AUSTRALIA - The conservation movement has scored a key victory in Australia as the pensions industry has hardened its stance against industrial pollution.
One of Australia’s biggest civil service funds, the 260,000 member PSS/CSS, has released a landmark survey that blasts poor levels of corporate reporting on energy use.
With around A$10bn under management, the PSS/CSS is ringing alarm bells throughout the investment sector marking one of the first few times a major Australian fund has linked conservation policy with investment mandates.
It is one of the most assertive pension funds in Australia’s corporate governance debate. The chief executive of PSS/CSS, Steve Gibbs, has already influenced key changes made to Australia’s corporate governance blueprint, the Australian Stock Exchange’s code of governance released earlier this year.
The new PSS/CSS report, commissioned in conjunction with the 30,000-member (A$1bn) Catholic Superannuation Fund, aims to extend the corporate governance debate well beyond basic issues such as boardroom structure to wider issues such as the level of greenhouse emissions at Australia’s 200 largest listed companies.
The report was carried out by BT Financial group, a subsidiary of Westpac Banking Corporation, and Australia’s biggest university, Monash University in Melbourne.
Among the dramatic findings of the report were:
- 90% of Australia’ top companies (members of the ASX 200 index) do not include information on the management of energy use in their corporate disclosures.
- Even within corporate environmental management systems, only 14 companies from the ASX top 200 had integrated energy and greenhouse gas emissions.
- One in 17 ASX 200 companies disclosed greenhouse gas reductions at or below Australia’s Kyoto targets.
As Australia has an unusually high proportion of top companies in the mining and energy sectors, it might have been expected that conservation management such as the reduction of greenhouse gases would have been higher on the agenda of corporate Australia.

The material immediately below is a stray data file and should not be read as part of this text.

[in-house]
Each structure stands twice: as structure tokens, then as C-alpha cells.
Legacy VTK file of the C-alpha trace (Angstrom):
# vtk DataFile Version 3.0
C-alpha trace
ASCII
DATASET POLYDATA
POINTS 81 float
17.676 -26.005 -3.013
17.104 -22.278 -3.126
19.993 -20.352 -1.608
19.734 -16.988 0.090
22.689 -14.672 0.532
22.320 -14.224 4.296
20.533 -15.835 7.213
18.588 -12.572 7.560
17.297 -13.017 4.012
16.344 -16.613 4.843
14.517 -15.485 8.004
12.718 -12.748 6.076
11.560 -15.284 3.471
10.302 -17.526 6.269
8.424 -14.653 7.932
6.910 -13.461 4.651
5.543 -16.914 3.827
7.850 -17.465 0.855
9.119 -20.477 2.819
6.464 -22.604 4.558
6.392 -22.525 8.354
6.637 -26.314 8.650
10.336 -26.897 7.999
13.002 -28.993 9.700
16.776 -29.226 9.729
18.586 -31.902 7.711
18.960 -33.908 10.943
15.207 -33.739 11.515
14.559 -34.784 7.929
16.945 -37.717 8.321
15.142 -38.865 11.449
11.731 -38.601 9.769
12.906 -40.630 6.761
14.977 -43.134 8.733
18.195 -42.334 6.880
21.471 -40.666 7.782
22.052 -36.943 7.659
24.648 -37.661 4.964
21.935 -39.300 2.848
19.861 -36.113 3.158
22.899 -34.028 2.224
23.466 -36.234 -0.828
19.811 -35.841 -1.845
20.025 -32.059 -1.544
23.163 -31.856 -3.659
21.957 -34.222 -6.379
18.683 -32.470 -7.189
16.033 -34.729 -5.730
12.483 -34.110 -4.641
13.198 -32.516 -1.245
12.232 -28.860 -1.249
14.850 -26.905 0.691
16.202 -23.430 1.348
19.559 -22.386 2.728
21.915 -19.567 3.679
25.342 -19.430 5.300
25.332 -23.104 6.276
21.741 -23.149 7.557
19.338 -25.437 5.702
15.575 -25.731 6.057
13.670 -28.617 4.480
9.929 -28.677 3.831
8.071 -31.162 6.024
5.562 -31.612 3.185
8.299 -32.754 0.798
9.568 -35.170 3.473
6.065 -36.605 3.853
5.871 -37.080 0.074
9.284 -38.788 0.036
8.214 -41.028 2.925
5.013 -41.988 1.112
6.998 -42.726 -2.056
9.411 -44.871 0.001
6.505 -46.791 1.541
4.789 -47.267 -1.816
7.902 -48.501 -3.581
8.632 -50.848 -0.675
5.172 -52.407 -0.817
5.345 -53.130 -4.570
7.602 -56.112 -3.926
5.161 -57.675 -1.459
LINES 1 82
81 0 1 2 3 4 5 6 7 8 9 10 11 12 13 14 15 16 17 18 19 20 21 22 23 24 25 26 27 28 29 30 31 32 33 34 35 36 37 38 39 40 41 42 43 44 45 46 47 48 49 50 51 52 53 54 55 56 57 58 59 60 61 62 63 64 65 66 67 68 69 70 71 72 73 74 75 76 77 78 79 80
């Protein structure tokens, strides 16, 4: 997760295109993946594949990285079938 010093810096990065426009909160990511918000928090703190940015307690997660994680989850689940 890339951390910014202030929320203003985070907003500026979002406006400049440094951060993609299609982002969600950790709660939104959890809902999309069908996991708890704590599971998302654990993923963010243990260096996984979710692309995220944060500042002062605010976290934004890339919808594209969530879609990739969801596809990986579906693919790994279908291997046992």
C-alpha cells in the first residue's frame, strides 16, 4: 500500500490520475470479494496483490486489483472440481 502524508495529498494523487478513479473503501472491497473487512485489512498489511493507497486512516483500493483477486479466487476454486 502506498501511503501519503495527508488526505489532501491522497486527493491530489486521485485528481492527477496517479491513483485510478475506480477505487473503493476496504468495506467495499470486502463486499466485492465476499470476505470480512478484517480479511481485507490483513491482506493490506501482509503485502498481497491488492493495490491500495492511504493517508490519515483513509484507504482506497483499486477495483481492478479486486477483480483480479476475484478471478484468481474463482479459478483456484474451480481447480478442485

However, Gibbs said: “We looked at this issue from a purely financial perspective.
“The main problem is that many companies are simply not reporting on standards of energy use and greenhouse emissions.
“It is clear that these items are just too low on the agenda. Energy issues can become operational or contingent risks for a large company. Our plan now is to sit down face-to-face with companies and ask them what they plan to do.”
At the Australian Council of Superannuation Investors, an industry lobby group, executive director Philip Spathis said: “The issue of corporate governance is becoming more important in the boardroom and the dimensions of governance are widening to include new issues like the environment.
“The PSS/CSS report confirms the trend.”
The Australian report coincides with the release of a global report based on the FT Global Index that found that 80% of top companies acknowledged the importance of climate change as a business risk. The report from the Carbon Disclosure Project was supported by 35 institutional investors representing assets worth more than US$4.5trn.
“The whole area of environmental regulation is not new, but it is only in relatively recent times that it has become an issue among institutional investors like ourselves,” said Gibbs.
“It is going to become progressively more important across Australia in the near future.”
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